Pretty much everyone in the industry has attended training classes over the years. Some have probably been good, some so-so, and others downright terrible. But you do have a certain amount of control over what you get out of your training opportunities, so that you don’t waste time, effort, or money.
For a training class to work really well for you, both sides of the training equation have equal responsibilities.
First, it’s incumbent upon the entity putting on the training to share with you useful material presented in an interesting manner. This sounds obvious, but have you ever sat in a class and had the “instructor” read his PowerPoint slides to you? Did he sound like Ferris Bueller’s history teacher? Were you waiting for a meteor to hit the classroom to release you from the mind-numbing boredom?
When evaluating a training program, look for something that’s application-based rather than product-based. Product-based training is usually a not-so-well disguised “sales pitch” to get you to buy that product. You get all the features and benefits as well some installation specifics—but you can get that information from simply reading the brochure and installation instructions.
Application-based training, on the other hand, doesn’t simply tell you what you can read for yourself. In addition, it isn’t a big sales pitch. Application-based training examines real world problems and challenges you face every day, and shares with you real-world solutions to help solve those problems.
Will the manufacturer tell you about the product? Of course, they will, but only in context of how it can help solve your problem and help you install your jobs faster, more efficiently, and more profitably.
Application-based training also recognizes that you’re in business, that you have customers, and that you are a professional. You don’t have time to waste, and you want information that directly relates to your job.
Moreover, since you’re a pro, the program doesn’t need to share with you compelling reasons for using a particular product beyond a free hat and t-shirt. In other words, the product should be showcased in the context of solving a problem. And product aside, a well thought out application based training program will provide you with solid information you can use the very next day in someone’s basement, no matter whose product you use.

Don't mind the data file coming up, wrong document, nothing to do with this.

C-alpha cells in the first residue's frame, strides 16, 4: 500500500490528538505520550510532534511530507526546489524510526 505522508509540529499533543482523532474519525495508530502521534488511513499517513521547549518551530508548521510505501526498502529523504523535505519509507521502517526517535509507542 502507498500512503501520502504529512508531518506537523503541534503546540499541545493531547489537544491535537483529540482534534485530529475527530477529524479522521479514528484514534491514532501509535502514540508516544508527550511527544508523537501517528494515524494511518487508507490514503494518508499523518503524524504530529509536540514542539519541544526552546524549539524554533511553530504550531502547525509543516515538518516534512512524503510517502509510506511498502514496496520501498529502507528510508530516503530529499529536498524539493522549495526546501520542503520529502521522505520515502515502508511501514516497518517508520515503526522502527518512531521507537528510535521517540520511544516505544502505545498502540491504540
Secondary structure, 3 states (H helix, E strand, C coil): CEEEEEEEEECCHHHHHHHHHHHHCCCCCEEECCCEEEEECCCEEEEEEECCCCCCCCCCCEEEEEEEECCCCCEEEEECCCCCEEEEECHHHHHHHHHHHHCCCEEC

And if you’re lucky, you’ll be inspired to learn more, too.
How can you get the most out of a training program?
Start by thinking of training as an investment. To maximize your ROI, start with these tips:
- Show up on time: If the program starts at 8:00 AM, be there by 7:30. You’ll get a good seat; get the Danish you want, and get to meet the instructor. We trainers like it when attendees arrive early to say “hi.”
- Show up prepared: Bring a pen and paper, but being prepared means showing up with two or three specific things you’d like to learn or questions you’d like answered. I often ask attendees what they’d like to learn and too often, they shrug and say “everything.” News flash: we trainers don’t know everything! We don’t have ESP, either. Put some thought into why you’re going and what you’d like to learn. Have a training plan.
- Sit up front: Had a conversation with my parish priest a few years ago. He said the folks who habitually sit in back during mass are the ones who really ought to be sitting up front.
- Leave preconceived notions at the door: No one knows it all (not even the instructor!), and you may hear things in class that goes against the way you’ve always done stuff. That’s okay. Keep an open mind and remember why you’re there—to learn new and better ways of doing things.
- Ask questions and TAKE NOTES! Two non-negotiables. Asking questions and participating in discussions are powerful tools to help stay focused. It’s been a few years since we’ve been in school, and sitting still is hard. Focusing your attention for a full day is harder still. Asking questions and participating keep you engaged.
Taking notes is the most beneficial thing you can do in a training class. Studies show if you do nothing more than listen, you’ll forget about 95% of the material within three days. If training is an investment, 5% is a crappy ROI.
If you actively participate—by asking questions, joining discussions and, yes, taking notes—the retention rate hits the mid- 50% range. Better, but still not a great return.
Here’s where it gets interesting: the same studies show that studying your notes twice a week for 6 to 8 weeks boosts the retention rate to the mid-90% range.
Remember, just as experience doesn’t equal knowledge, attending a training program doesn’t equal learning. The learning part requires work.
For the instructor, the class is over at the end of the day.
For the attendee, it’s just beginning.
Nevertheless, if you put in the work before, during, and especially after the class, what you heard in class will stick and you’ll be able to apply it out in the real world.